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Profile: Michal Kaminski MEP

British Conservatives in the European Parliament are now in a new group led by a Polish MEP, Michal Kaminski, who has had a very public row with veteran Tory MEP Edward McMillan-Scott.

The BBC's Adam Easton in Warsaw examines where Mr Kaminski stands politically.

The first thing that should probably be said about Michal Kaminski is that in his homeland he is not considered controversial.

Michal Kaminski (pic: Kaminski website)
Michal Kaminski is an ally of the conservative Polish president

In Poland he is widely known as a "spin doctor" - media-savvy, smartly dressed with fashionable spectacles, one of the masterminds of conservative President Lech Kaczynski's successful election campaign in 2005.

Once in office President Kaczynski gave him the job of bolstering his public image - a task Mr Kaminski found much harder. The president's poll ratings soon plummeted and have stayed there.

In Poland the new leader of the European Conservatives and Reformists group is seen as a slick and ambitious political operator, a man who even has an endorsement from the author Frederick Forsyth on his personal website.

Gay rights dispute

Although he is certainly not among the small minority of Polish politicians who regularly make racist or homophobic remarks in public, Mr Kaminski is not above using discriminatory language about homosexuals.

There is a short video clip available online dated July 2000, in which the then MP uses the term "fags" to refer to gays and lesbians. When asked by the reporter if such a term is offensive, he replied, "that's how people speak, what should I say? They are fags".

Edward McMillan-Scott MEP
Mr McMillan-Scott got into a power struggle with Mr Kaminski

Unsurprisingly, gay rights groups here are damning in their appraisal of him.

"Michal Kaminski has become a symbol of homophobia in Poland. As an MEP he consistently voted against resolutions that fight homophobia in Europe," Robert Biedron, a board member of Poland's Campaign Against Homophobia, told me.

But this stance is not as controversial in Poland as it might be further West. Poland is perhaps the most Catholic country in Europe, where many people hold conservative social views. It is not uncommon to hear well-educated people refer to gays and lesbians in a derogatory way.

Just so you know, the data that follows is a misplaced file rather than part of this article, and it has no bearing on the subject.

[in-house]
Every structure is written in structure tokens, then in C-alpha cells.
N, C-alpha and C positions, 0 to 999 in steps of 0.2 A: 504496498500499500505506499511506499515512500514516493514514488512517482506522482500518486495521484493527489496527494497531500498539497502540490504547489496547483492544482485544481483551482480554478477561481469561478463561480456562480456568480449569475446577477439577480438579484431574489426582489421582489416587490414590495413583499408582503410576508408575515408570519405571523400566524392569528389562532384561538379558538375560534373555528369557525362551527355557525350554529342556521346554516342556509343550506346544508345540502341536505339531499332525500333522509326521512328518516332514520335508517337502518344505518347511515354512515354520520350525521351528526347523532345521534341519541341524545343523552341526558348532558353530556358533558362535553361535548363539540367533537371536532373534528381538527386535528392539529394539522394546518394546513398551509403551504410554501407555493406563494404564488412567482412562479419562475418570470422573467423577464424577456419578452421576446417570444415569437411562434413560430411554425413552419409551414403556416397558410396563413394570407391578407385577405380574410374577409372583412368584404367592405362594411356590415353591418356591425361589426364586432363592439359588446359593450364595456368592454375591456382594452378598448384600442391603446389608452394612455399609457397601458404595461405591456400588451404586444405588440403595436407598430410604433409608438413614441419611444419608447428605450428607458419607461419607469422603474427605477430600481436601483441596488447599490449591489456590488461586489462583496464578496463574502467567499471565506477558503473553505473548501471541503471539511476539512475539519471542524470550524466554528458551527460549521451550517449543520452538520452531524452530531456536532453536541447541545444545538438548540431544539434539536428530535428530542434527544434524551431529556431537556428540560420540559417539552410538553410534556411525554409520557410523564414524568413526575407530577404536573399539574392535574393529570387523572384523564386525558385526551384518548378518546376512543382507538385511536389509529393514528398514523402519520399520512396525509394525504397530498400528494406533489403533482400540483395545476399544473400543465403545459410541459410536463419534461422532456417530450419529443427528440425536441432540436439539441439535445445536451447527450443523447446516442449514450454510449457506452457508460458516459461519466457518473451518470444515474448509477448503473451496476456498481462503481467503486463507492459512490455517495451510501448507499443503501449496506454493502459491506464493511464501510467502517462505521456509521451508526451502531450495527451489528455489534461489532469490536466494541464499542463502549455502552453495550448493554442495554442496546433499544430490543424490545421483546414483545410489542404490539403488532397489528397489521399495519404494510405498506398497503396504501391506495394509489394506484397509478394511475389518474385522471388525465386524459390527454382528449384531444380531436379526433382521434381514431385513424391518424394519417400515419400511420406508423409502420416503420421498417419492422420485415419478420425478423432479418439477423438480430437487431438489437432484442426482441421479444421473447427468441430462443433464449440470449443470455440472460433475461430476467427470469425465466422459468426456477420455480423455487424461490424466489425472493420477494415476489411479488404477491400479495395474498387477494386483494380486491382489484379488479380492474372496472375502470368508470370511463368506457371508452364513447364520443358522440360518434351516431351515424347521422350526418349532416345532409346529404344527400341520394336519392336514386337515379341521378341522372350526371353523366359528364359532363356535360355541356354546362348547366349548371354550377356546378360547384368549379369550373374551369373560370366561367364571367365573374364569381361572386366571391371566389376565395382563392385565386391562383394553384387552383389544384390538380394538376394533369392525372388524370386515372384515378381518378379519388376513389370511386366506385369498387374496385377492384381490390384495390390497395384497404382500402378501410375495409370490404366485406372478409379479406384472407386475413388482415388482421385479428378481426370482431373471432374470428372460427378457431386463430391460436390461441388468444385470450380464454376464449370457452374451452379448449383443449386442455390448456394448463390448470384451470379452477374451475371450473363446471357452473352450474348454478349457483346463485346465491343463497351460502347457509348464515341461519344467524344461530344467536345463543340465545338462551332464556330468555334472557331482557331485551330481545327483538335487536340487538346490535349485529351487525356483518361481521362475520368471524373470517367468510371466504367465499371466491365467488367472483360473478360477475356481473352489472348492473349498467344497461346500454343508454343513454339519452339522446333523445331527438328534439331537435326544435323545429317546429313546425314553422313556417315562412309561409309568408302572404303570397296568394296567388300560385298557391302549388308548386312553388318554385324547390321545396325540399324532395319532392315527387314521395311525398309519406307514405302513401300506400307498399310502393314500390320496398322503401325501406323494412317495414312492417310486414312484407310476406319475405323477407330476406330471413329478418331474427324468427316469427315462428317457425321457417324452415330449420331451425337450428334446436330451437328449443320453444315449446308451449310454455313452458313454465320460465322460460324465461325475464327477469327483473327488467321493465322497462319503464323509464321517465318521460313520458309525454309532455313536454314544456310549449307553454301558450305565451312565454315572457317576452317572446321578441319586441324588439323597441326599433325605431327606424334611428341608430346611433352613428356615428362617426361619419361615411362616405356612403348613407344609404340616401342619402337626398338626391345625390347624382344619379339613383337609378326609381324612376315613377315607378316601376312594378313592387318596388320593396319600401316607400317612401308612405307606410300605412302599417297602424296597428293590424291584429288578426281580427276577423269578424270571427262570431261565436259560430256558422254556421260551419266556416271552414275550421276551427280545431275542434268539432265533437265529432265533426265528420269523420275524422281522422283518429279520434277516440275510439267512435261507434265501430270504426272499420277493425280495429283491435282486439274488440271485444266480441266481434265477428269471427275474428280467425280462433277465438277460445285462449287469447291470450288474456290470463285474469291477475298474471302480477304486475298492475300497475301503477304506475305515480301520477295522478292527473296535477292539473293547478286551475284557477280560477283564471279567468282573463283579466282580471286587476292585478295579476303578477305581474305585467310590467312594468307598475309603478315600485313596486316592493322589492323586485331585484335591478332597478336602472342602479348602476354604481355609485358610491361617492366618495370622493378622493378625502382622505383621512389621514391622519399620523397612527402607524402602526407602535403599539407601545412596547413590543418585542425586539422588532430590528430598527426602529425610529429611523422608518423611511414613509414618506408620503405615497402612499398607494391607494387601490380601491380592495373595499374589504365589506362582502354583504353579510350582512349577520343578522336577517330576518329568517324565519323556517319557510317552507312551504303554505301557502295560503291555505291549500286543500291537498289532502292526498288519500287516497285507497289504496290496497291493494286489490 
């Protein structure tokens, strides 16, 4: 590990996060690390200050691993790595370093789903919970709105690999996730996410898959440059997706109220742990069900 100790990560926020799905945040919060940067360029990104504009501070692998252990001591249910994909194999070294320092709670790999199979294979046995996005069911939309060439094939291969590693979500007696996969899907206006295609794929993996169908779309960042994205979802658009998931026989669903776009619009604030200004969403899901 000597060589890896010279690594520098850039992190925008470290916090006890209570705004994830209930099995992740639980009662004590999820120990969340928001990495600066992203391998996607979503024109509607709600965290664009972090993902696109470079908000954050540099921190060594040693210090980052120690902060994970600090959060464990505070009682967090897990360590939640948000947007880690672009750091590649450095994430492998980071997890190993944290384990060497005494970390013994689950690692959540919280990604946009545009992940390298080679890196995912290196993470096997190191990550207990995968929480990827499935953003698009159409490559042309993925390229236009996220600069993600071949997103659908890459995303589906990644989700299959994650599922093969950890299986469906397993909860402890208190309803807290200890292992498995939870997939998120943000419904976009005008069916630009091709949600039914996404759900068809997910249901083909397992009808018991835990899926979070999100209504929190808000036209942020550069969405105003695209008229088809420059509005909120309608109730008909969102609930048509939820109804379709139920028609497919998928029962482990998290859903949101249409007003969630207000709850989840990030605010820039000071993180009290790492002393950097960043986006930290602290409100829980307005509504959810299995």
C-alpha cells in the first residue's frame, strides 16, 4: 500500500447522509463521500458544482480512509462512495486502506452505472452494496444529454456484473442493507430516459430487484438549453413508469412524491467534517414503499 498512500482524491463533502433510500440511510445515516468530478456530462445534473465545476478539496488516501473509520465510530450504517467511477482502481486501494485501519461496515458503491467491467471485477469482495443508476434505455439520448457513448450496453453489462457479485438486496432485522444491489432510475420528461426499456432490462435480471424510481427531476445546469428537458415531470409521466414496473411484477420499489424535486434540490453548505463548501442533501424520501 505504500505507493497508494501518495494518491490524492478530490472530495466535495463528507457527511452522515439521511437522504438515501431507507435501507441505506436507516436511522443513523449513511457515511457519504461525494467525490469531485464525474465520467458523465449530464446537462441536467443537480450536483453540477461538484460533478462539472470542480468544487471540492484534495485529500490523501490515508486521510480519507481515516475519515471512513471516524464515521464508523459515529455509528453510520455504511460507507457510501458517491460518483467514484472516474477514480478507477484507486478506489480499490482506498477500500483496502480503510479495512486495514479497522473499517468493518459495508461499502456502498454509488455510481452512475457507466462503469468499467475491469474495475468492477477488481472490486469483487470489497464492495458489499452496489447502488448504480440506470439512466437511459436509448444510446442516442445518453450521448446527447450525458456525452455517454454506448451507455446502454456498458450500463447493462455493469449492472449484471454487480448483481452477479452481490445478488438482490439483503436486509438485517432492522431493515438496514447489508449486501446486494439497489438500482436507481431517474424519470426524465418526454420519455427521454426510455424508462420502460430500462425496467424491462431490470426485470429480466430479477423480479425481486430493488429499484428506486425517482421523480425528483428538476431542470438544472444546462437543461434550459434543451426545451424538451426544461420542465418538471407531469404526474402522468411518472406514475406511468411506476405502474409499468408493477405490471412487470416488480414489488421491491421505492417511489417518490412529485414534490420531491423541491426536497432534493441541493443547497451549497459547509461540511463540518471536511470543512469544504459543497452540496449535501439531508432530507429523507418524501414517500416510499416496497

Shortly before his appointment as prime minister in 2005 Kazimierz Marcinkiewicz described homosexuality as a "disease".

Mr Kaminski dismissed the allegations against him on Wednesday, saying: "I'm not homophobic, it's absolutely not true… I'm opposing the so-called marriages for homosexual couples, but I have a deep respect for the people with a homosexual way of life".

Just a patriot?

The other accusation made against Mr Kaminski was that he used to belong to the neo-fascist organisation Narodowe Odrodzenie Polski - the National Revival of Poland movement.

[He is] flexible in his views, very sociable with a sybaritic approach - he likes good food and drink
Wieslaw Chrzanowski
Former head of right-wing ZChN

Mr Kaminski does not mention this on his official website. A spokesman for the organisation told me that Mr Kaminski had indeed been a member of the group as a teenager briefly in the late 1980s.

According to his website, in 1989 after the fall of communism, the 17-year-old Mr Kaminski helped found the Christian National Union (ZChN), a mainstream right-wing party which promoted Christian values.

"At the beginning of the '90s he understood that by being controversial he would not get anywhere in politics and so he ceased to be controversial," said Bartosz Weglarczyk, foreign editor of the daily Gazeta Wyborzca, who knows Mr Kaminski.

His ambition was noted by his colleagues early on.

"Back in 1992 we attended training for the ZChN youth. During a bonfire Michal said half-jokingly that he would become a politician, a parliamentary deputy and a president," Jaroslaw Jagiello, a fellow party member, recalled in a profile for the daily Rzeczpospolita in May last year.

In 2001, Mr Kaminski teamed up with the Kaczynski twin brothers, Lech and Jaroslaw, when they set up the conservative Law and Justice party. In 2004 he was elected an MEP, and three years later was called back home to work as the president's "spin doctor".

Now 37, married with two daughters and a cat called Little Ears, he describes his passions on his website as books, foreign languages and football.

Mr Kaminski's friends describe him as charming, talented and well-read.

In the same Rzeczpospolita profile, Wieslaw Chrzanowski, the former ZChN chairman, described him as "flexible in his views, very sociable with a sybaritic approach. He likes good food and drink."



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